Two weeks ago, The New Yorker published a highly criticized report detailing allegations by Deborah Ramirez of sexual misconduct by Supreme Court Justice Brett Kavanaugh while the two were at Yale. On Monday, one of the authors of the report explained their motivation.
In an interview with Elle, reporter Jane Mayer explained that the Ramirez allegation was so attractive for them to report on because of what it could mean, if true, it would add credibility to Christine Blasey Ford's allegation.
“Her allegation showed that, if true, yes, there was a pattern of misconduct, and likely another side of the judge,” Mayer said.
What was her explanation?
Here's what Mayer said when she was asked to contrast the Kavanaugh confirmation with that of Justice Clarence Thomas, which she also covered:
"So having watched this before, I knew that key issues would be whether the judge had a pattern of similar behavior, since that helps establish who is telling the truth when there is a standoff, and whether there were credible corroborators on either side. Knowing this is why Ronan Farrow and I were so alert to the significance of other accusers, such as Deborah Ramirez. Her allegation showed that, if true, yes, there was a pattern of misconduct, and likely another side of the judge."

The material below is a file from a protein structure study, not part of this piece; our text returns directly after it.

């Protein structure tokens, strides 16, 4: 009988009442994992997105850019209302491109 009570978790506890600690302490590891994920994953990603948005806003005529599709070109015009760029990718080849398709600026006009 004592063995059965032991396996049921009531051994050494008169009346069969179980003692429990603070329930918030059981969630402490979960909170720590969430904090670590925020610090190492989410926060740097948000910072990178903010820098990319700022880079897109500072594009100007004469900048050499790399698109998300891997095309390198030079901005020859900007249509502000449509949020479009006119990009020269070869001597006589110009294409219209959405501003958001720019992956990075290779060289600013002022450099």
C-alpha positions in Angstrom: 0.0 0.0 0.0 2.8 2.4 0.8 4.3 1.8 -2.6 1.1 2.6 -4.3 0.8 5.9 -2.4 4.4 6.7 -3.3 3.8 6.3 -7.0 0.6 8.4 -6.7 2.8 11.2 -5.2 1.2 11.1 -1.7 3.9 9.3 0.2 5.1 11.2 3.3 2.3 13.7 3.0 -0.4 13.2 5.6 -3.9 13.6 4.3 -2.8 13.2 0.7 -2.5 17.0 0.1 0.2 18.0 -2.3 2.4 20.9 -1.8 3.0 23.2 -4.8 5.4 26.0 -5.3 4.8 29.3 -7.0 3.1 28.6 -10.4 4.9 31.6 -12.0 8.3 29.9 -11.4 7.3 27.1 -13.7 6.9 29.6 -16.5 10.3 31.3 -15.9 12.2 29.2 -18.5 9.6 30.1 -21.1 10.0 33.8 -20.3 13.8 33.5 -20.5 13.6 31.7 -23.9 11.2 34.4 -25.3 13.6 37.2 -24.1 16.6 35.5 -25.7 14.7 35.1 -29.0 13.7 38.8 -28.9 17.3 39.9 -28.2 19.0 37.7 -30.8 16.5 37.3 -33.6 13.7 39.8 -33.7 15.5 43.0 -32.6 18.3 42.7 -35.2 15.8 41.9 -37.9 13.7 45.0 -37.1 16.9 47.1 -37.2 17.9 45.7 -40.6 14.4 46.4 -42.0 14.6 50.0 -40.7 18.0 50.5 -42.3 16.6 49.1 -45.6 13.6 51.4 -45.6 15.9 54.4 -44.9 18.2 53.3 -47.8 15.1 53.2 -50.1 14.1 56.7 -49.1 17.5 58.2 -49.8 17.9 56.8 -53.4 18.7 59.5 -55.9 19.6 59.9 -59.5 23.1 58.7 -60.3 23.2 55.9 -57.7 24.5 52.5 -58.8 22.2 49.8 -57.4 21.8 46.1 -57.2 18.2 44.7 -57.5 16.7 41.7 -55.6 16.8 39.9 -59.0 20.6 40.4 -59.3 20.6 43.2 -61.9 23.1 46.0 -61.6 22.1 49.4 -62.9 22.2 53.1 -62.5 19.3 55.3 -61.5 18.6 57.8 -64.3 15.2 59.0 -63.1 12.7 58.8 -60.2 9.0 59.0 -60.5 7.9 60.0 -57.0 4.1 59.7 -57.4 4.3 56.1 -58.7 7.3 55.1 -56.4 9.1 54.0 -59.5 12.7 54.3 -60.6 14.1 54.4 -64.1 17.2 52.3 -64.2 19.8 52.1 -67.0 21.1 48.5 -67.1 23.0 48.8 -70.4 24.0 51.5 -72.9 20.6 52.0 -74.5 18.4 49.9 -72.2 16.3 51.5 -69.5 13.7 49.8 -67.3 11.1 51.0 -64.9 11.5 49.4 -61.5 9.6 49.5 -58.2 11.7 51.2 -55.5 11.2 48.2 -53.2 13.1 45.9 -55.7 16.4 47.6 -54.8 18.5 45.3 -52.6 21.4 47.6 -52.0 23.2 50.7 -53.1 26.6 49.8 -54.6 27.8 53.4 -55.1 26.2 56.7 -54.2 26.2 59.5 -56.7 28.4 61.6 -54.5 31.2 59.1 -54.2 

How was this comment received?
The allegation by Ramirez was widely questioned by those on the right who noted that The New Yorker could not find any corroborating witnesses, despite its best effort. So Mayer's implication that their motivation for reporting the allegation was to boost Ford's credibility raised some eyebrows.
New Yorker's Jane Mayer says, yes, she and Ronan Farrow jumped on Deborah Ramirez story in effort to show a pattern… https://t.co/FDqNvCdXHp— Byron York (@Byron York)1539031944.0
Ramirez was ultimately interviewed by the FBI, but the report has not been made public. Neither Republicans nor Democrats indicated that the report revealed any new information about whether Ramirez's allegation against Kavanaugh was true, although Democrats did complain that the FBI didn't interview a number of people who came forward claiming to have information.